Canada: Creditors Suspected Of Wishing To Eliminate A Competitor: The Court Refuses To Annul Their Votes Against A Plan Of Arrangement

Last Updated: October 30 2012
Article by Jean-Yves Simard

On May 14, 2012, the Honourable Normand Gosselin, J.S.C., ruled on an amended motion seeking the sanction of a plan of arrangement concerning a debtor, Norgate Métal Inc. ("Norgate").1 the judgment is special in that Norgate asked the court to annul some of the votes that had been cast against the plan of arrangement. Norgate submitted that the only reason why the creditors who cast those votes had voted against the plan was that they wished to eliminate a competitor from their industry.


Norgate operates in the construction industry and filed for protection under the Companies' Creditors Arrangement Act (the "CCAA") in November 2011. In February 2012, Norgate filed its plan of arrangement and the meeting of the creditors was called for March 22, 2012. The plan of arrangement provided for division of the unsecured creditors into two classes, that is the protected creditors and the unprotected creditors. The protected creditors were likely to be paid 100% of the amount of their claims while the unprotected creditors could only hope to recover about 7%.


At the beginning of the meeting on March 22, 2012, certain protected creditors expressed their intention to vote against the arrangement, even though the plan had been amended to preserve their rights against the surety companies and clients. Faced with this prospect, the monitor adjourned the meeting to a later date. Indeed, Norgate found itself in a situation where the plan of arrangement was at risk of being defeated by some creditors likely to be paid 100% of their proven claims. In addition, the plan had been approved by a large majority of the unprotected creditors.

Norgate filed a re-amended plan of arrangement that grouped the protected and unprotected creditors together in one class. However, when the creditors' meeting resumed on April 13, 2012, a minority of the creditors, who nevertheless held about 48% of the total value of the claims, voted against Norgate's plan of arrangement, which caused it to be defeated because section 6 of the CCAA requires approval by a majority in number representing two thirds in value of the creditors. It was in that context that Norgate requested that the votes of the 12 creditors be annulled and, consequently, that its plan of arrangement be sanctioned.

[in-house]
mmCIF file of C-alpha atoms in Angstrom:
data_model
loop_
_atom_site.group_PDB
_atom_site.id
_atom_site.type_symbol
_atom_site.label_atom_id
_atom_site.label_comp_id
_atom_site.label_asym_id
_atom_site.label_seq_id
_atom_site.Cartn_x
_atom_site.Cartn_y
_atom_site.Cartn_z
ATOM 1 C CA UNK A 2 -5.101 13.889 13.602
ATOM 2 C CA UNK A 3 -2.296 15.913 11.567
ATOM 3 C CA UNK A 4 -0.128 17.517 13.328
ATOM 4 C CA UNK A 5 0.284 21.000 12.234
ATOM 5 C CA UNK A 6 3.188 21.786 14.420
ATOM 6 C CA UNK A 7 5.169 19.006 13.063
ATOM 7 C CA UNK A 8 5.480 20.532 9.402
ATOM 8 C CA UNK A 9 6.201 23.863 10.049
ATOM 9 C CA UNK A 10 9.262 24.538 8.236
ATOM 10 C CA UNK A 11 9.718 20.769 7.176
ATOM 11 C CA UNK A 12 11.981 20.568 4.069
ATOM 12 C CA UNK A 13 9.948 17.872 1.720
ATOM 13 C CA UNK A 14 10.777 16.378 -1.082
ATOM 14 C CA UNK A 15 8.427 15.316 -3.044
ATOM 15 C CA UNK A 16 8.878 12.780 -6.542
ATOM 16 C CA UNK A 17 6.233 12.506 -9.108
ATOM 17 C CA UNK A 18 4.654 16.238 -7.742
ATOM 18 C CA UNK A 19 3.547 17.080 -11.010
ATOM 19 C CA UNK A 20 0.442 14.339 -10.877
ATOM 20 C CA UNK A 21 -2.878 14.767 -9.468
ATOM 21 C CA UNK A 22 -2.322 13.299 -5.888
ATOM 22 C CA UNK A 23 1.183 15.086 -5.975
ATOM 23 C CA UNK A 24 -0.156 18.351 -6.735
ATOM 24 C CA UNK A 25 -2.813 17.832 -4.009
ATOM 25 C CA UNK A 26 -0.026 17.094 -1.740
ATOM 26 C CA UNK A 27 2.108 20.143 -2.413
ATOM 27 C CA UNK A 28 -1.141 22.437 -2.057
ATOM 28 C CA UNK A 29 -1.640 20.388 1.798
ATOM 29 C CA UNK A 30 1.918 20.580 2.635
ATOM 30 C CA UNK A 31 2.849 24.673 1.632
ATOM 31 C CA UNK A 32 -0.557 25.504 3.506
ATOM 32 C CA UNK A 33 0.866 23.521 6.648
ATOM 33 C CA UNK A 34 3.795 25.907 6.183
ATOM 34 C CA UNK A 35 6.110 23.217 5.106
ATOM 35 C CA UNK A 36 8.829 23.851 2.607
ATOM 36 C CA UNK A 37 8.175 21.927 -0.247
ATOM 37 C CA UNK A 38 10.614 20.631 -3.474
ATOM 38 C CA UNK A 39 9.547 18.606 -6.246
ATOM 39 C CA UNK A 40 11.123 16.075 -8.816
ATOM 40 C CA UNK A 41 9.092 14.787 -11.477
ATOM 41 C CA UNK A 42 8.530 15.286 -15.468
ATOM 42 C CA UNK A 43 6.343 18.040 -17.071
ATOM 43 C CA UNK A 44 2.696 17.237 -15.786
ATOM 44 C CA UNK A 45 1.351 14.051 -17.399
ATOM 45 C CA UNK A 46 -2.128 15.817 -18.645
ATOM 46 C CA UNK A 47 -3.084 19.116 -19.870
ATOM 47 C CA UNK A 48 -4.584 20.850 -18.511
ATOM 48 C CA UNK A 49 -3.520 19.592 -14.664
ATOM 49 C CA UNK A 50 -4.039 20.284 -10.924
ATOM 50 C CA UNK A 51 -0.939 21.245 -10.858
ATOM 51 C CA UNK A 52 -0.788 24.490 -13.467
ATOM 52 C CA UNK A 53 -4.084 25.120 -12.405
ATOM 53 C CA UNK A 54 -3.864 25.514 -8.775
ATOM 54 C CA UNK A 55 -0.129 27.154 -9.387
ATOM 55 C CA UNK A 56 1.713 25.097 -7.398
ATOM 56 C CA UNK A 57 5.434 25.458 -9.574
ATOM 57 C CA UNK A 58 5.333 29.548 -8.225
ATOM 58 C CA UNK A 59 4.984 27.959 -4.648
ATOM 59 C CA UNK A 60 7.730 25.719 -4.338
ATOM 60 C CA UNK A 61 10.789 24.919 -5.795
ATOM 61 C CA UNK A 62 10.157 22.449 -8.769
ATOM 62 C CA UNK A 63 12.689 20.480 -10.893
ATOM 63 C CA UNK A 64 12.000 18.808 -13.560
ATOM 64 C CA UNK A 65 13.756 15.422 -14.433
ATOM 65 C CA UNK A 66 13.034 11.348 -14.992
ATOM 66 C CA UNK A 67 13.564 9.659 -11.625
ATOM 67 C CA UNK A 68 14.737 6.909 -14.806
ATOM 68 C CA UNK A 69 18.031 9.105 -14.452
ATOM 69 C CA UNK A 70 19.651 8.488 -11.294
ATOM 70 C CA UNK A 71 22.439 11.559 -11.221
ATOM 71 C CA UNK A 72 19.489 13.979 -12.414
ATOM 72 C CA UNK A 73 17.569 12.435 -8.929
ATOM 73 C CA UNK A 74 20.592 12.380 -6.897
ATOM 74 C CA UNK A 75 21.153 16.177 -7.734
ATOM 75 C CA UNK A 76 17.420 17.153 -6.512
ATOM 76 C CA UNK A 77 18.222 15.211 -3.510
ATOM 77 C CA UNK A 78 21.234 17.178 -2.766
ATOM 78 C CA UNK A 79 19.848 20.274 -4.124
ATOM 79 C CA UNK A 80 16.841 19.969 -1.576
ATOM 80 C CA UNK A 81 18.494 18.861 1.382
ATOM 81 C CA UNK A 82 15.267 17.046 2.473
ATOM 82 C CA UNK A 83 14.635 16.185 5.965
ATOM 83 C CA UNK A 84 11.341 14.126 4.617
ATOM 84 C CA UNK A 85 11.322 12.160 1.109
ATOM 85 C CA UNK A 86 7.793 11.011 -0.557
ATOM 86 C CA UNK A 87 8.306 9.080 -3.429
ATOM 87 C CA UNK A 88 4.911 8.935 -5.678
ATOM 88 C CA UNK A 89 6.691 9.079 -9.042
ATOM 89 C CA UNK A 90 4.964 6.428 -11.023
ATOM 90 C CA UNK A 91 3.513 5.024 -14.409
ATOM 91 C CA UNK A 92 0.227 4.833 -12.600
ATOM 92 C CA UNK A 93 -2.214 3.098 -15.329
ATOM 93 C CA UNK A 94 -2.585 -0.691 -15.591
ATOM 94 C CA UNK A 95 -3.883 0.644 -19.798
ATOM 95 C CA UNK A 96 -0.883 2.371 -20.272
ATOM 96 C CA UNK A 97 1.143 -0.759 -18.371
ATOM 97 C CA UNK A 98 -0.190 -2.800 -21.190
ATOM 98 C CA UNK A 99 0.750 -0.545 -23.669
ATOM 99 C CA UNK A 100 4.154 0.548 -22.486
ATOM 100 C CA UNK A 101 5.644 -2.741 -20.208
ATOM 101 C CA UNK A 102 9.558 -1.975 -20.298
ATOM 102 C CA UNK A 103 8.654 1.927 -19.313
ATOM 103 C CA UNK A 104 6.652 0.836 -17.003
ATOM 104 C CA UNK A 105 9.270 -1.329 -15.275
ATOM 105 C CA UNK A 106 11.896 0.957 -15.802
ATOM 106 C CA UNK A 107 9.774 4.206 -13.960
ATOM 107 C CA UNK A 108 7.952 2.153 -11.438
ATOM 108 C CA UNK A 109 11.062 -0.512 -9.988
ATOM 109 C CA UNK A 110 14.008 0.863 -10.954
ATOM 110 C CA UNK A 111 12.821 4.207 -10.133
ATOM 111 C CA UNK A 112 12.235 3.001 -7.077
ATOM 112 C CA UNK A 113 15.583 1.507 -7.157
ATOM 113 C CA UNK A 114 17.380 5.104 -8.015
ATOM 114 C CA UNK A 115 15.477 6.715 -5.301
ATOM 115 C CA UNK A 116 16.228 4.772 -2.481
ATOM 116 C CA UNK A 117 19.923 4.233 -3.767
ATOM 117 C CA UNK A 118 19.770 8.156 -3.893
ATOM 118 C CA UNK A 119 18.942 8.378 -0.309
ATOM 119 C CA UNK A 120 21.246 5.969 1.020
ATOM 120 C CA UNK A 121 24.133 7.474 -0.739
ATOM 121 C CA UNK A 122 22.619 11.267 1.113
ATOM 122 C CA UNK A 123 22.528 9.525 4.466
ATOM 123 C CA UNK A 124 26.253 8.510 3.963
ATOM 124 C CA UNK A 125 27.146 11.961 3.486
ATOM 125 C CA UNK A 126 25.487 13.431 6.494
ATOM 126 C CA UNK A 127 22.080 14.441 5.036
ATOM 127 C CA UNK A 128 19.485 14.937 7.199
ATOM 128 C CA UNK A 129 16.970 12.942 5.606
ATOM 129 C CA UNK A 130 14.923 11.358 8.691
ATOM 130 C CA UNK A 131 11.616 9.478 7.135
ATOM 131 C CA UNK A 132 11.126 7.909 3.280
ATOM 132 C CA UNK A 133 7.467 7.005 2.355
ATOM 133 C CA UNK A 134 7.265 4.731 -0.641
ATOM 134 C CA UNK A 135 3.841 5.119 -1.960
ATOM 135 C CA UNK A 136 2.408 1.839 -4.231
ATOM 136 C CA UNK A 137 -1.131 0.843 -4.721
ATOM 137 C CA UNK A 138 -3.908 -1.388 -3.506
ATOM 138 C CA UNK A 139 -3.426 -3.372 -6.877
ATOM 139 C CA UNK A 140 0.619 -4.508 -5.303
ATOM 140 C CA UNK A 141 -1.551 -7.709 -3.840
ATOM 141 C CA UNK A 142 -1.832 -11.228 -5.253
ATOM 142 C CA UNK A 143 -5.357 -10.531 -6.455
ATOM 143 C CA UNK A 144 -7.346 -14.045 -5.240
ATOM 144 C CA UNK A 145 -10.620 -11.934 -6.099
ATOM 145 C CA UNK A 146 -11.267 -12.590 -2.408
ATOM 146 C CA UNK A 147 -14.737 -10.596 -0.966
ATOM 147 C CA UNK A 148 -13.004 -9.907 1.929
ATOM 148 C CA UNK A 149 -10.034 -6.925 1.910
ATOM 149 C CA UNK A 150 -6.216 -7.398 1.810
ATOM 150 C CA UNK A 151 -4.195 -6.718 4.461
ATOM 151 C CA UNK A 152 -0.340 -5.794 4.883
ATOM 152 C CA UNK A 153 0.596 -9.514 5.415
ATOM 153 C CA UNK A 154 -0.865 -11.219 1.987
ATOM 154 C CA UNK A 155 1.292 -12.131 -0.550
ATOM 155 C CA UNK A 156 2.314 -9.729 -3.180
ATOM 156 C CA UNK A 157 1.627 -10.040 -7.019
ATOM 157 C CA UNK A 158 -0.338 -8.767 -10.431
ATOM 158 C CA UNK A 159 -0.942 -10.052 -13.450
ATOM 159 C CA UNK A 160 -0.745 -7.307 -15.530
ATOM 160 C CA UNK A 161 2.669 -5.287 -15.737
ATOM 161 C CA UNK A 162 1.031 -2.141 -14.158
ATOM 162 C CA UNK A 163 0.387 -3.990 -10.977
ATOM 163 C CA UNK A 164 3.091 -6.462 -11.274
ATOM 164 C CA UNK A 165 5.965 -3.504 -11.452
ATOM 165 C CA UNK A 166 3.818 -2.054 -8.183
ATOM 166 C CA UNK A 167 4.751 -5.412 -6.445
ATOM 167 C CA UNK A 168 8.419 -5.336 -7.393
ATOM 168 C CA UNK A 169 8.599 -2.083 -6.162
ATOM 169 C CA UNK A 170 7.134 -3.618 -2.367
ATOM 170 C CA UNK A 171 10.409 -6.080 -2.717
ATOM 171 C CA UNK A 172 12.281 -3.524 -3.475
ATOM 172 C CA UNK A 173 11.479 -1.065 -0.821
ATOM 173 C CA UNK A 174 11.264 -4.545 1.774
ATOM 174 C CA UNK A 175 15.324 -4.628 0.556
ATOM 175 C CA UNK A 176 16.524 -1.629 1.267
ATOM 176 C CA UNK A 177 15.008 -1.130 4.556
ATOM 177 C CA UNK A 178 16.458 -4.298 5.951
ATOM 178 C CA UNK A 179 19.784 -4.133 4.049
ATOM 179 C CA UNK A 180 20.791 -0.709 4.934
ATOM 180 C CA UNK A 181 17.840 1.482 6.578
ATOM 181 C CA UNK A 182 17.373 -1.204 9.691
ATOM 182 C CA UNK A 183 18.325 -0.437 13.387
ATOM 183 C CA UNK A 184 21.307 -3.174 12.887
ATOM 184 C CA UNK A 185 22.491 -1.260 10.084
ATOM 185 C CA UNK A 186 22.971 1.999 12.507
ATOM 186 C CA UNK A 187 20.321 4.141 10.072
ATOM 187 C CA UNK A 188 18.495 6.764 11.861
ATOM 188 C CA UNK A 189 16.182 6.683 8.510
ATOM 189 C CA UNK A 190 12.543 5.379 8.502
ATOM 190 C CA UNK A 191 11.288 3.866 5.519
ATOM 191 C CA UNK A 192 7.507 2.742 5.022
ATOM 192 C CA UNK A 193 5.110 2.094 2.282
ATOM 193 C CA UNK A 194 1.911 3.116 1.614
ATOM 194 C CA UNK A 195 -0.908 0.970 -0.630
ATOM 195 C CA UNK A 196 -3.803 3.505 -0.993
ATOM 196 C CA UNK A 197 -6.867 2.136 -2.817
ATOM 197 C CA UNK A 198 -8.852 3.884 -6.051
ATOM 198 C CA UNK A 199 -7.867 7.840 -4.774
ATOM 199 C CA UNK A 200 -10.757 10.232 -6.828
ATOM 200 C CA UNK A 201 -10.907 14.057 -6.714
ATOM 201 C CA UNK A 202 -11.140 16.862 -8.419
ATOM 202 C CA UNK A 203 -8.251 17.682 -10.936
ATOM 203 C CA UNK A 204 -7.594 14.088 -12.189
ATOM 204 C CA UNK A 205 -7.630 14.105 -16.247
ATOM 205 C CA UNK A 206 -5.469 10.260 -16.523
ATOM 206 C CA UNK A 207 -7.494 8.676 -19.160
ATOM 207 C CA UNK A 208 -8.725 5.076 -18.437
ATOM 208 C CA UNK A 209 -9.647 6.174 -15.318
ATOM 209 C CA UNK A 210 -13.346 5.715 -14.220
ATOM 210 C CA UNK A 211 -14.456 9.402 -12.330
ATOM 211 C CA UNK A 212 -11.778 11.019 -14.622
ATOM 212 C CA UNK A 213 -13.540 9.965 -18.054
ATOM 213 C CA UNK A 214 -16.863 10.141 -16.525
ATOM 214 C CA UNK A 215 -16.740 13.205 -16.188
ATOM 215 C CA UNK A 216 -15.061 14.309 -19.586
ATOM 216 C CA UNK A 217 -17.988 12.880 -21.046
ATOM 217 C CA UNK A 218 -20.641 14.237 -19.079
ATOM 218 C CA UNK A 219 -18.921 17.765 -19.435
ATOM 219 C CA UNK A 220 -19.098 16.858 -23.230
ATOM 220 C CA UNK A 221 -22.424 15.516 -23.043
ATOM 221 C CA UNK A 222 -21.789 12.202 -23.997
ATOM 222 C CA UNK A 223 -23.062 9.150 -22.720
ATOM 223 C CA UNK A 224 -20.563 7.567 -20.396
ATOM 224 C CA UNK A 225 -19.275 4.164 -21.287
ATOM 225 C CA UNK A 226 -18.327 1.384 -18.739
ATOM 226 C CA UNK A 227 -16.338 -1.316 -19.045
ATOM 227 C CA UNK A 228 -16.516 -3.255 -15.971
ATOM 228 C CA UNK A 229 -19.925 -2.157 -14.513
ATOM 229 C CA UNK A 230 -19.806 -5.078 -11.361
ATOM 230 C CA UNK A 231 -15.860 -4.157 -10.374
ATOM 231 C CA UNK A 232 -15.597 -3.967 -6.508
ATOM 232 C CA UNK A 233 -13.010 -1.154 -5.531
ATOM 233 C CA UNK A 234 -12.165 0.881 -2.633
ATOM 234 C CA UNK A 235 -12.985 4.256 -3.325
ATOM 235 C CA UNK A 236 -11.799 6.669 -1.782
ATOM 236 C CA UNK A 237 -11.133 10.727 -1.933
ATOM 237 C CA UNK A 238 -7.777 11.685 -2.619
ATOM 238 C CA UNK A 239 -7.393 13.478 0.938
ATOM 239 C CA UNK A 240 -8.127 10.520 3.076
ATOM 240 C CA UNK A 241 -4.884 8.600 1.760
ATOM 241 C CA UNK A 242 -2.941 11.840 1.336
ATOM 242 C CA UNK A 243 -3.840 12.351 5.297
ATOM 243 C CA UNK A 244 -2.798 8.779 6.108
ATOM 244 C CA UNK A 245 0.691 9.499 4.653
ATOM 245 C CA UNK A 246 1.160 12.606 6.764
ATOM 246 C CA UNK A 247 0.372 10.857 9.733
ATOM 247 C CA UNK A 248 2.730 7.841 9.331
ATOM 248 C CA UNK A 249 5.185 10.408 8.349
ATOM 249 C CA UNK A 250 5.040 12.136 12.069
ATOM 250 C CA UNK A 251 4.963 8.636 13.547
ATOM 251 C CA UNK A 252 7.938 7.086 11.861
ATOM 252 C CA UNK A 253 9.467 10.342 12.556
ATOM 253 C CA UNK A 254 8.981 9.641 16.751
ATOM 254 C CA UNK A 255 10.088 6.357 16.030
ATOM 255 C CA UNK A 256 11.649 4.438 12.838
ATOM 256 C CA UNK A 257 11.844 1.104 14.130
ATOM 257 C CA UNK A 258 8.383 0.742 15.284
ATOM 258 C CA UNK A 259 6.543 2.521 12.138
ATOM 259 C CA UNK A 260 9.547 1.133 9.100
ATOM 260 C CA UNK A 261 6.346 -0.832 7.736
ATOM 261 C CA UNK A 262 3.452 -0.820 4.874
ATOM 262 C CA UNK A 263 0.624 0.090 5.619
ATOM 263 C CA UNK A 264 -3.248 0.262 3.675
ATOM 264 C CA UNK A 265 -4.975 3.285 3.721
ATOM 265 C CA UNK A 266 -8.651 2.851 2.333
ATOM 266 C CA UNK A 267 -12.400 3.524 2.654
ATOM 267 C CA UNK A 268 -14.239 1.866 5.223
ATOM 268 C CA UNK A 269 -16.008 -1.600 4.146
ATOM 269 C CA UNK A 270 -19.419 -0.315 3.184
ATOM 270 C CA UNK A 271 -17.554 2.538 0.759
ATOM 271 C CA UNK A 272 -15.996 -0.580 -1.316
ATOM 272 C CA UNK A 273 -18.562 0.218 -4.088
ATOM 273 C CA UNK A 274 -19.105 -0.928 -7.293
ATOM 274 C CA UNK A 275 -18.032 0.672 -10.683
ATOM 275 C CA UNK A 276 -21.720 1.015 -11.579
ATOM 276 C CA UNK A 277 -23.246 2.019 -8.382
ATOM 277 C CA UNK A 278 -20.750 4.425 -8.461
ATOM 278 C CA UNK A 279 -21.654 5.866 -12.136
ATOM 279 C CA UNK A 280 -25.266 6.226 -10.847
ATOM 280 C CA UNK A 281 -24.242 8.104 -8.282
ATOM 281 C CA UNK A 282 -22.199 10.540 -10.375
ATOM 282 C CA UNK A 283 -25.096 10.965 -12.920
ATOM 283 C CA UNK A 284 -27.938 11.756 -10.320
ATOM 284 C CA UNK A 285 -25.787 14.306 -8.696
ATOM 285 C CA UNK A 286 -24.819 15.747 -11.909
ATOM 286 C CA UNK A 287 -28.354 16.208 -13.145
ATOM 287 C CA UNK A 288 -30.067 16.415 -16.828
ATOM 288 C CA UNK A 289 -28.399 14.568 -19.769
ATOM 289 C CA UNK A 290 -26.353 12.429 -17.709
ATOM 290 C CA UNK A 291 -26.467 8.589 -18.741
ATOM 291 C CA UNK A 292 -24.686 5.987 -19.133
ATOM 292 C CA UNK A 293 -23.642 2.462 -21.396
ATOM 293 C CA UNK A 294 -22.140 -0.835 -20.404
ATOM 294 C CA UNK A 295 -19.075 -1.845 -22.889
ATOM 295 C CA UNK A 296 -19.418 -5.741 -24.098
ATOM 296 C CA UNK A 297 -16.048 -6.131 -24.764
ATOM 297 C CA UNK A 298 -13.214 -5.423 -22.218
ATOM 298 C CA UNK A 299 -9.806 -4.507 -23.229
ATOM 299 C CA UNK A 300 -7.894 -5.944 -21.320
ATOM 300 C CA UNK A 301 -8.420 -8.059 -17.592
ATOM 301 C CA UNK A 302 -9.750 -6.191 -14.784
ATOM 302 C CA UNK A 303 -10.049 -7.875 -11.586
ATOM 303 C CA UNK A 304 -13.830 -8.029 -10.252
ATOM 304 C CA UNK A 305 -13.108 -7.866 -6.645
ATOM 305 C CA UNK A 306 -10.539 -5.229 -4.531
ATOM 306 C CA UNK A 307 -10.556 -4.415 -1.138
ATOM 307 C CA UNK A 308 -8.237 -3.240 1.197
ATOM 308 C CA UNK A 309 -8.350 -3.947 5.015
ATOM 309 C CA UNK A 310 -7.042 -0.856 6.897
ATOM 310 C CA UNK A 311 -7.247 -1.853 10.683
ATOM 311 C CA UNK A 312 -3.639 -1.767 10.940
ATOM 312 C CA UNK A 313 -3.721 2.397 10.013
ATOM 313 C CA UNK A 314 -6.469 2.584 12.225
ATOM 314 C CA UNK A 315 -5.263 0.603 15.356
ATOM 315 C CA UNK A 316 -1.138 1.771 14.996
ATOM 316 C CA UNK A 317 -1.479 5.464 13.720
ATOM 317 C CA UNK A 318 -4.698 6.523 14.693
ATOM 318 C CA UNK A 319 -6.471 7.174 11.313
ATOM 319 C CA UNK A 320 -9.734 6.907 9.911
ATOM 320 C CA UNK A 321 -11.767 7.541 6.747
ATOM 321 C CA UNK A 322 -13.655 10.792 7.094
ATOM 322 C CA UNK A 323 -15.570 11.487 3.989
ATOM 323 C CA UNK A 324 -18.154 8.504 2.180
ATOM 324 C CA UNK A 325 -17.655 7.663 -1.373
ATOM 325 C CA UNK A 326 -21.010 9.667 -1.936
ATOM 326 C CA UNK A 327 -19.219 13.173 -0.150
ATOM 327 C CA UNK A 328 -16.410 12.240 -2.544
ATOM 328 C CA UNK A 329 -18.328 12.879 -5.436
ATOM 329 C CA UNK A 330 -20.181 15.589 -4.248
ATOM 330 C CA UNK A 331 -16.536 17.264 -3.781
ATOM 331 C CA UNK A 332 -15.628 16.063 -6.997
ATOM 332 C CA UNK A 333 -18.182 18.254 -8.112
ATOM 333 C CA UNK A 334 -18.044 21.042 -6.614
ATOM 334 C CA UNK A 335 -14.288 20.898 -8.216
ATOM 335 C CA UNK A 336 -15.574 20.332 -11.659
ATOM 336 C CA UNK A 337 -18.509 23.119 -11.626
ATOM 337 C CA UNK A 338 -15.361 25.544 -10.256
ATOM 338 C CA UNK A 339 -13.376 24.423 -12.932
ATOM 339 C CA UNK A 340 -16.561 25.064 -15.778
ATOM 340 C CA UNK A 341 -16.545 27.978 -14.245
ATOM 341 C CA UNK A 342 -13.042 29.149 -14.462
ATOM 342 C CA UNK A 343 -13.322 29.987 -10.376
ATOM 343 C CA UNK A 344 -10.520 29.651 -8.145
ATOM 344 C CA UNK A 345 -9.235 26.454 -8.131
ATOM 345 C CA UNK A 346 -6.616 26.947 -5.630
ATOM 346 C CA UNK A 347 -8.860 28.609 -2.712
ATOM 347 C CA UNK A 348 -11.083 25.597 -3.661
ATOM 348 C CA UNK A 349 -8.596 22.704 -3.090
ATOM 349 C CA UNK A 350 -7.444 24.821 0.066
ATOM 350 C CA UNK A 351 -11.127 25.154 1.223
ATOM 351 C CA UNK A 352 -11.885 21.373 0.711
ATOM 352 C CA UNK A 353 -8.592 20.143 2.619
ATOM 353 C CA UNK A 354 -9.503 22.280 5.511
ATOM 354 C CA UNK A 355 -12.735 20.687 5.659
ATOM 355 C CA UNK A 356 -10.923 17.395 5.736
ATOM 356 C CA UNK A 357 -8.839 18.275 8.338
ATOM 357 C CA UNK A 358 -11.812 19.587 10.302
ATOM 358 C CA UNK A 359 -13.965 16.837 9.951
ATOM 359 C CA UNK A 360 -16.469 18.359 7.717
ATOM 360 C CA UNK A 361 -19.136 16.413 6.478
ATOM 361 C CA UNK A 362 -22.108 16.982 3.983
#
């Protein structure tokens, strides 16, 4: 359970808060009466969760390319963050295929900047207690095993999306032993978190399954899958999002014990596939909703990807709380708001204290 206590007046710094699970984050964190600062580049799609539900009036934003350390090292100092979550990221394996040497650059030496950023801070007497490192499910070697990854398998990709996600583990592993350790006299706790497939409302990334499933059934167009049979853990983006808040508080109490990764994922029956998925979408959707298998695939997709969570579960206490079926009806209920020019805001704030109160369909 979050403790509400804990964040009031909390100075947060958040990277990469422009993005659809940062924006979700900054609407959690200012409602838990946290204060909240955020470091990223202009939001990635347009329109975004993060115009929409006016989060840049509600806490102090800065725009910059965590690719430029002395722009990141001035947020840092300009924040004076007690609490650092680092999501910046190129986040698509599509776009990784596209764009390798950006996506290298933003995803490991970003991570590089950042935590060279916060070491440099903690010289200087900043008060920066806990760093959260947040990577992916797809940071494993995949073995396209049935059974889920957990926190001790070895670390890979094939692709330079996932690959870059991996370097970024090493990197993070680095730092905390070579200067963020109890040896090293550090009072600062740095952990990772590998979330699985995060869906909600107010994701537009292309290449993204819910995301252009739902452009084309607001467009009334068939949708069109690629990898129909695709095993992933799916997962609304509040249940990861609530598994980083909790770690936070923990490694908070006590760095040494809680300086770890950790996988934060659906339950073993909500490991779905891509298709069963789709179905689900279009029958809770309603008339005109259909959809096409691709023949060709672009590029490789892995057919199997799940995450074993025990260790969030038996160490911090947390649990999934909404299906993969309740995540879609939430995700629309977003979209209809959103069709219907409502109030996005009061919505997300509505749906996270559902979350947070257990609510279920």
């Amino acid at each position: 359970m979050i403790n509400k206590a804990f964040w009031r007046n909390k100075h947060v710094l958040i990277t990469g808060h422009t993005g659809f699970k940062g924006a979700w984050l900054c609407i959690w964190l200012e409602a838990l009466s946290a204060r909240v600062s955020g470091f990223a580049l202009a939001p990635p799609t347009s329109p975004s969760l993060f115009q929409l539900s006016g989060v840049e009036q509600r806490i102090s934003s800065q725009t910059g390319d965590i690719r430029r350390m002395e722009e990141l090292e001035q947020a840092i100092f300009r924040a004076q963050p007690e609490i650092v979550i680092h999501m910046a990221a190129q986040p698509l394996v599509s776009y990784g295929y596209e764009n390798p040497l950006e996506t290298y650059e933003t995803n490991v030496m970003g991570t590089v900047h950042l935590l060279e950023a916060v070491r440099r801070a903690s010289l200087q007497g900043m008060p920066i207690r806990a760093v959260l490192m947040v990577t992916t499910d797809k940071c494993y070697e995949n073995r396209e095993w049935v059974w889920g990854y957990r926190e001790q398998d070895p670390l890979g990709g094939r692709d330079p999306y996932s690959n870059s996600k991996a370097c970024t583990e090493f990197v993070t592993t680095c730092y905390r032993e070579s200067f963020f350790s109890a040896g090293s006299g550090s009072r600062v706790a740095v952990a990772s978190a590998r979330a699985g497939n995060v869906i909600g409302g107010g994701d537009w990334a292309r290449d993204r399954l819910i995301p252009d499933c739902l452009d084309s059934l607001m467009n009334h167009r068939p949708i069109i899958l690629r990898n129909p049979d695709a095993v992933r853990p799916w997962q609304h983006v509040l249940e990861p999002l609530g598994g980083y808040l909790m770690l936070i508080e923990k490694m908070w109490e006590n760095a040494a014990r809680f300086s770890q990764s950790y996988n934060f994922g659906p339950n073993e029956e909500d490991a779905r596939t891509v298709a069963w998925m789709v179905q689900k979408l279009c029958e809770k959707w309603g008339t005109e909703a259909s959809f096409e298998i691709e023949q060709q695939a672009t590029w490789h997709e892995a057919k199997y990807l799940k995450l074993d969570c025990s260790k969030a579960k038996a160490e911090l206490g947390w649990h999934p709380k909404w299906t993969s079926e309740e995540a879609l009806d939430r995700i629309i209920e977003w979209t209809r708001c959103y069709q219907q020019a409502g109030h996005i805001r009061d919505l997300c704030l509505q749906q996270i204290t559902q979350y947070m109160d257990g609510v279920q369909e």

In support of its motion, Norgate claimed that nine creditors holding provable claims totalling more than $1.2 million had asked the monitor to replace their votes in favour of the plan of arrangement (that they had cast in writing before March 22nd) by votes against it. In particular, one creditor had changed his vote two minutes before the beginning of the meeting. In addition Norgate claimed that the communications that it had had with certain creditors had given it valid reasons to believe that certain competitors had incited the other creditors to vote against the plan, either by offering them money, or by intimating to them that they would do business with them.


Justice Gosselin began his analysis by examining the Laserworks 2 and Triage TRIM Ltée 3 cases supporting the principle that the provisions of the Bankruptcy and Insolvency Act cannot be used to impede a plan of arrangement in order to eliminate a competitor. The Court agreed that these same principles apply by virtue of the CCAA and that a competitor who intervenes in the process for the sole purpose of eliminating the debtor is using the law for improper purposes. On the other hand, in those two cases, the competitors had bought the claims with the specific aim of exercising the voting rights attached to them. The Court was of the opinion that those two cases had to be distinguished insofar as, in the Norgate case, the competitors did not intervene directly in the vote by buying certain claims to subsequently exercise the voting rights attached to them.

Justice Gosselin concluded that Norgate failed in its attempt to prove by presumptions of fact that the creditors' U-turn was attributable to the intervention of two competitors who wished to cause the plan of arrangement to fail. Only two witnesses stated that they had received calls from a competitor of Norgate, which did not enable the Court to conclude that there had been similar interventions with respect to the other creditors. Justice Gosselin was of the opinion that even if one could suspect an intervention on the part of a competitor, the evidence did not allow one to establish the probability of such an intervention regarding the nine creditors concerned. Also, Norgate did not succeed in proving that the intervention had a decisive effect on those creditors' votes.


This decision is a good illustration of the difference between theory and practice. Norgate was convinced that the sudden and unexplained change in the voting by the creditors to whom it had promised payment in full could only be motivated by harmful intentions toward it. However, proving something like that to the court is sometimes a whole other matter!

Written with the collaboration of Brittany Carson, student-at-law


1 2012 QCCS 2163.

2 In Re Laserworks Computer Services Inc. and 3004876 Nova Scotia Limited, [1998] N.S.J. no. 60 and 6 C.B.R. (4th) 69.

3 In Re Triage TRIM Ltée and Benoit Girard Métal Inc., J.E. 2003-1361 (C.S.).

The content of this article is intended to provide a general guide to the subject matter. Specialist advice should be sought about your specific circumstances.

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